House continued to play a behind-the-scenes role in Democratic politics until his death in New York City on March 28, 1938, but his influence was negligible. His wife and two daughters survived him.

Further Reading

For House's own story, Charles Seymour, ed., The Intimate Papers of Colonel House (4 vols., 1926-1928), is indispensable. House lacks a full-scale biography, but a perceptive work is Alexander L. George and Juliette L. George, Woodrow Wilson and Colonel House: A Personality Study (1956). See also Rupert Norval Richardson, Colonel Edward M. House, vol. 1: The Texas Years (1964). The interested reader should also consult the many works of the Wilson scholar Arthur S. Link, including Woodrow Wilson (1963). □

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House, Edward Mandell

Edward Mandell House, 1858–1938, American political figure, adviser to President Wilson, b. Houston. Active in Texas politics, he was (1882–92) campaign manager and adviser to Gov. James Hogg and his successors. He was known as "Colonel" House because of a Texas state office he held. He met Woodrow Wilson in 1911 and helped him secure (1912) the Democratic presidential nomination. After Wilson's election House became the President's closest adviser. He often served as the President's liaison with members of the administration and important men in the country. Greatly interested in foreign affairs, he was sent to Europe in 1914 in an attempt to prevent the outbreak of war and again in 1915 to propose a peace conference. After U.S. entry into World War I, he was U.S. representative at the conference for coordinating Allied activities. House also gathered data for the peace conference, was American delegate to negotiate the armistice, and was a member of the U.S. peace commission. He helped to draft the Treaty of Versailles and the Covenant of the League of Nations. More conciliatory and realistic than Wilson at the peace conference, his friendship with Wilson ended in 1919 because of conflict on the conduct of the negotiations. House and Charles Seymour edited the documentary What Really Happened at Paris (1921). Some of his papers, selected and edited by Seymour as The Intimate Papers of Colonel House (2 vol., 1926–28), are a valuable historical source.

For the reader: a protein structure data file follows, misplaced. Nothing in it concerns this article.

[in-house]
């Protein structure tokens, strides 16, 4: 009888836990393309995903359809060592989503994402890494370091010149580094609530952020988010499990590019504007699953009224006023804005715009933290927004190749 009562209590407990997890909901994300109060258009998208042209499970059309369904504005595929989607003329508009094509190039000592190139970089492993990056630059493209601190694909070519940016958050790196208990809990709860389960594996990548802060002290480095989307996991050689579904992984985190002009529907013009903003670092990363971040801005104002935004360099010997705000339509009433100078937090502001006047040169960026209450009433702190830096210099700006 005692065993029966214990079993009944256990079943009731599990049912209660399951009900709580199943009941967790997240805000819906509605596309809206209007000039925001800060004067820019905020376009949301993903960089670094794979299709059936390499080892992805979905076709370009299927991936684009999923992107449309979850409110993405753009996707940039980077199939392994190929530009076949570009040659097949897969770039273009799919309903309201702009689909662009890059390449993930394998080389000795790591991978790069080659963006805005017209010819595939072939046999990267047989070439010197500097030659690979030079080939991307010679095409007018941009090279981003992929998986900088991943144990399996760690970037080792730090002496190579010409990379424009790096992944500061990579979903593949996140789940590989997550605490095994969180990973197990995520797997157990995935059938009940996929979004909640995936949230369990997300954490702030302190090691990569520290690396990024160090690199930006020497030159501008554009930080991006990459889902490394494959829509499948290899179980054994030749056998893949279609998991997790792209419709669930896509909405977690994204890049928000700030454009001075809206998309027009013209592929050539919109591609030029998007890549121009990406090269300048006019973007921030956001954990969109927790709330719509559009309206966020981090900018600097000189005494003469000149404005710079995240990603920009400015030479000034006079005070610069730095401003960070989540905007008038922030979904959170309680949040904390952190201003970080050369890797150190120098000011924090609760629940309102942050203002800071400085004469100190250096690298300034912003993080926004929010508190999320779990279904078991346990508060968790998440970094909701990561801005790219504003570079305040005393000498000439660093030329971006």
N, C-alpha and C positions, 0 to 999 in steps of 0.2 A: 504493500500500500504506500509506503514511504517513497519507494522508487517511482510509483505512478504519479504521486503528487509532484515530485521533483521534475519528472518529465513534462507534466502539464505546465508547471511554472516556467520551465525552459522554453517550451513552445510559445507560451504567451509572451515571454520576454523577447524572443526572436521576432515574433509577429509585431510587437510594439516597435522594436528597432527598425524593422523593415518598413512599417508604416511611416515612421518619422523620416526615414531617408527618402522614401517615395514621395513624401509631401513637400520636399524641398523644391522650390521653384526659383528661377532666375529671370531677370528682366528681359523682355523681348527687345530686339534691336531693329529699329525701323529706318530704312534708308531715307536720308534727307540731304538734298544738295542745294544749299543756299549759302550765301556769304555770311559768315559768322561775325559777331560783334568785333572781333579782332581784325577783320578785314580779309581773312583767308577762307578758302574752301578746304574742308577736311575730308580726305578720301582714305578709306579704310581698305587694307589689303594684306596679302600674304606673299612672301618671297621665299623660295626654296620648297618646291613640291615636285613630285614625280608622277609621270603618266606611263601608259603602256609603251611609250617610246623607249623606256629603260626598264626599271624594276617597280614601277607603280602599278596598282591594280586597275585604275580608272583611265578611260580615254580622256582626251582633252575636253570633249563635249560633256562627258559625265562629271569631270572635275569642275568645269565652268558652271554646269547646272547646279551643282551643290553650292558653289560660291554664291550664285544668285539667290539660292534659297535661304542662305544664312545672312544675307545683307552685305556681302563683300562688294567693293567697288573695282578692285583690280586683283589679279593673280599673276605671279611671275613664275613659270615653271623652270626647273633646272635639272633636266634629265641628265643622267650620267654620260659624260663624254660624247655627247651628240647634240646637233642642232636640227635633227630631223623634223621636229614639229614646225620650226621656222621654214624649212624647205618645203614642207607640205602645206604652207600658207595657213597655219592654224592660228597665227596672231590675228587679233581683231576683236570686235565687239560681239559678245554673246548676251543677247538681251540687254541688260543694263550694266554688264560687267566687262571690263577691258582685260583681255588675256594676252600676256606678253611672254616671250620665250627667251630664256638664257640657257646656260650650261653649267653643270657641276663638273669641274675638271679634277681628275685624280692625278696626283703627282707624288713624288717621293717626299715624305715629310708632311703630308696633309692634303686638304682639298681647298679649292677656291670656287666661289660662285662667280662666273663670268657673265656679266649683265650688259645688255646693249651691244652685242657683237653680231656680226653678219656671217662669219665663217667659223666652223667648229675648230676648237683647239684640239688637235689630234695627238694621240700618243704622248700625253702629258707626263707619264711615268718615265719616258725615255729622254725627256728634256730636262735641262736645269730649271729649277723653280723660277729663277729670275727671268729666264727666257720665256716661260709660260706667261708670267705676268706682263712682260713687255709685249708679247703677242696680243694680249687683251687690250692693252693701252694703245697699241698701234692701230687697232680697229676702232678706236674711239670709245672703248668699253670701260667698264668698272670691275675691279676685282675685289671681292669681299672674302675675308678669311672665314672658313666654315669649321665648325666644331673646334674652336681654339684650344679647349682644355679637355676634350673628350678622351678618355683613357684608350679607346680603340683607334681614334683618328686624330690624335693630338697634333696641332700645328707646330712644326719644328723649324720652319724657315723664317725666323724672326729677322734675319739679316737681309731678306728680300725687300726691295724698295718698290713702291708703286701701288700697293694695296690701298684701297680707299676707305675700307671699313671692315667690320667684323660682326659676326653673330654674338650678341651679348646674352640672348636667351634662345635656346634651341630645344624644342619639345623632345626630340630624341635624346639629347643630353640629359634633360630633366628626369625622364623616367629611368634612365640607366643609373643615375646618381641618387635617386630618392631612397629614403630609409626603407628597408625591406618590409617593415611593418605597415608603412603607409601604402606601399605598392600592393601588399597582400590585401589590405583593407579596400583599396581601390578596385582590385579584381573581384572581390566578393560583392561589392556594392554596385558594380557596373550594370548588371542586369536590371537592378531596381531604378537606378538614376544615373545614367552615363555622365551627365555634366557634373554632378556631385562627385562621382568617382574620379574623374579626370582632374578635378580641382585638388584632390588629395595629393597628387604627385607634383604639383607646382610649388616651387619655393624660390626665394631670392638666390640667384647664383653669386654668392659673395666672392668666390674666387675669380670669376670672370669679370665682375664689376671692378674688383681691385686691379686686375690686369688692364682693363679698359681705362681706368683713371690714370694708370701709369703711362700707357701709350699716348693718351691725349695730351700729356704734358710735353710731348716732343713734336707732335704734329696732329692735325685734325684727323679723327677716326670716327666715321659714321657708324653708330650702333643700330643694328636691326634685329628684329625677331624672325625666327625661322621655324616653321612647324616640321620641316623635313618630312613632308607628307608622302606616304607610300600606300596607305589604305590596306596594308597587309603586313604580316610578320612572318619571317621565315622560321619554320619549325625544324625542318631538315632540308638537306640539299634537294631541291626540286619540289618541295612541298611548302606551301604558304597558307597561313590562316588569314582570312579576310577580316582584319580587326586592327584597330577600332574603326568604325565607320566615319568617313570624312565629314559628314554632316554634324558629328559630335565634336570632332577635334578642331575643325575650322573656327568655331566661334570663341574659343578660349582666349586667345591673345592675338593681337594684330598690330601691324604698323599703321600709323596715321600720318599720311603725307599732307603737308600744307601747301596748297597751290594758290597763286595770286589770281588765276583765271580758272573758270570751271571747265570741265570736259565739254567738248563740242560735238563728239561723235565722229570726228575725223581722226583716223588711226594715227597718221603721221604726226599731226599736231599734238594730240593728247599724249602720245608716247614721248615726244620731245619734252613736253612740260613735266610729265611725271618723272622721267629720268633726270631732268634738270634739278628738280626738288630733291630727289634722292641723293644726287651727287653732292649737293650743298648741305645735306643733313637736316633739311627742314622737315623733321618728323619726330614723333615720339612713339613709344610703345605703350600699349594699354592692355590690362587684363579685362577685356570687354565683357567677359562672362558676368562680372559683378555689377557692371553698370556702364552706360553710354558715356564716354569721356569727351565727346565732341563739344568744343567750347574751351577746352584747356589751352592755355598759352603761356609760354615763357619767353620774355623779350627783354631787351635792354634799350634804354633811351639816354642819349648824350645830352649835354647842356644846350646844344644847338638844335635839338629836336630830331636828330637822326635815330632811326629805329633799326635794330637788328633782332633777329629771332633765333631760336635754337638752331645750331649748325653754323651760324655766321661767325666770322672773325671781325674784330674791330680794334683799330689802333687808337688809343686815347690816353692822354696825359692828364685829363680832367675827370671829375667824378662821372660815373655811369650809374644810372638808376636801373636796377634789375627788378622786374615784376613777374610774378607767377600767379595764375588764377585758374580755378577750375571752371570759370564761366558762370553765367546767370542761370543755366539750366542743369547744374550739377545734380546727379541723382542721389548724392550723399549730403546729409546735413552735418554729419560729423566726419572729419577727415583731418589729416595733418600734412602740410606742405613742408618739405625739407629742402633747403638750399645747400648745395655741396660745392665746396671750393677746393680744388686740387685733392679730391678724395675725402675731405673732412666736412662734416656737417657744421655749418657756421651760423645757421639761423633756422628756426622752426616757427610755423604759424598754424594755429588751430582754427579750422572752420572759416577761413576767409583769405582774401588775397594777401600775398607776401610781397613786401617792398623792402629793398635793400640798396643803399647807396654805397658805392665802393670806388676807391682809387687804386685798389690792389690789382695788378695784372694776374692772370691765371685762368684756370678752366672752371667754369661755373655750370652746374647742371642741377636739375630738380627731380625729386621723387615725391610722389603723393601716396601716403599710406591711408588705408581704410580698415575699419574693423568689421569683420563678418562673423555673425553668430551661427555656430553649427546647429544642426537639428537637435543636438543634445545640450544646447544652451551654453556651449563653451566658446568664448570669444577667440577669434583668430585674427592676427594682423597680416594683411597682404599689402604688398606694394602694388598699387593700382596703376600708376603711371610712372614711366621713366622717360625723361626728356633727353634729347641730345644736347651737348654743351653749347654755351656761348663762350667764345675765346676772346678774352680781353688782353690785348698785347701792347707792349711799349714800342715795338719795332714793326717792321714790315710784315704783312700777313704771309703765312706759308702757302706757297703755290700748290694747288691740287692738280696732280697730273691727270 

See A. D. H. Smith, The Real Colonel House (1918) and Mr. House of Texas (1940); A. MacPhail, Three Persons (1929); A. L. George and J. George, Woodrow Wilson and Colonel House (1956, repr. 1964).

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House, Edward Mandell

House, Edward Mandell (1858–1938) US politician and diplomat. He helped Woodrow Wilson obtain the 1912 Democratic presidential nomination and became his closest adviser. He was twice sent to Europe in attempts to prevent World War I (1914) and mediate peace (1915). A member of the US peace commission, he helped draft the Treaty of Versailles and the Covenant of the League of Nations.